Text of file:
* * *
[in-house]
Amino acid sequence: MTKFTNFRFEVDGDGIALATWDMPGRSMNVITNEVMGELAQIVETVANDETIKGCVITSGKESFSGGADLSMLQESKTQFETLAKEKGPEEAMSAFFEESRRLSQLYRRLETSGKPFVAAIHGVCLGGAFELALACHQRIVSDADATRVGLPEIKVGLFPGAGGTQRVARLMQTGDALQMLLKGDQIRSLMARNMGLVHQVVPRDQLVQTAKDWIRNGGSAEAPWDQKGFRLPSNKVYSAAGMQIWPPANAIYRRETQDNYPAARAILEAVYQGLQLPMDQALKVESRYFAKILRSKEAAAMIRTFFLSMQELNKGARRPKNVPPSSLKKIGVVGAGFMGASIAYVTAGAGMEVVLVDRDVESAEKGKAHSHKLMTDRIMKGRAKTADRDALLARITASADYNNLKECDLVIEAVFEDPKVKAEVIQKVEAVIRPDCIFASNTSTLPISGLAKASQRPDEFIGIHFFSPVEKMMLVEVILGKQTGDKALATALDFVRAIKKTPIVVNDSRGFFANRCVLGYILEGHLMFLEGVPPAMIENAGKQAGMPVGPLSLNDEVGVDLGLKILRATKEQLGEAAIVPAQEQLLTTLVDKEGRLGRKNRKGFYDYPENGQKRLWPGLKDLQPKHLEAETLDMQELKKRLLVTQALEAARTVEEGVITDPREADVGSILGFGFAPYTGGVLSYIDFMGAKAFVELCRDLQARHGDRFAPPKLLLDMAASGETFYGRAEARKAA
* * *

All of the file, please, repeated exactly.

[in-house]
Amino acid sequence: MTKFTNFRFEVDGDGIALATWDMPGRSMNVITNEVMGELAQIVETVANDETIKGCVITSGKESFSGGADLSMLQESKTQFETLAKEKGPEEAMSAFFEESRRLSQLYRRLETSGKPFVAAIHGVCLGGAFELALACHQRIVSDADATRVGLPEIKVGLFPGAGGTQRVARLMQTGDALQMLLKGDQIRSLMARNMGLVHQVVPRDQLVQTAKDWIRNGGSAEAPWDQKGFRLPSNKVYSAAGMQIWPPANAIYRRETQDNYPAARAILEAVYQGLQLPMDQALKVESRYFAKILRSKEAAAMIRTFFLSMQELNKGARRPKNVPPSSLKKIGVVGAGFMGASIAYVTAGAGMEVVLVDRDVESAEKGKAHSHKLMTDRIMKGRAKTADRDALLARITASADYNNLKECDLVIEAVFEDPKVKAEVIQKVEAVIRPDCIFASNTSTLPISGLAKASQRPDEFIGIHFFSPVEKMMLVEVILGKQTGDKALATALDFVRAIKKTPIVVNDSRGFFANRCVLGYILEGHLMFLEGVPPAMIENAGKQAGMPVGPLSLNDEVGVDLGLKILRATKEQLGEAAIVPAQEQLLTTLVDKEGRLGRKNRKGFYDYPENGQKRLWPGLKDLQPKHLEAETLDMQELKKRLLVTQALEAARTVEEGVITDPREADVGSILGFGFAPYTGGVLSYIDFMGAKAFVELCRDLQARHGDRFAPPKLLLDMAASGETFYGRAEARKAA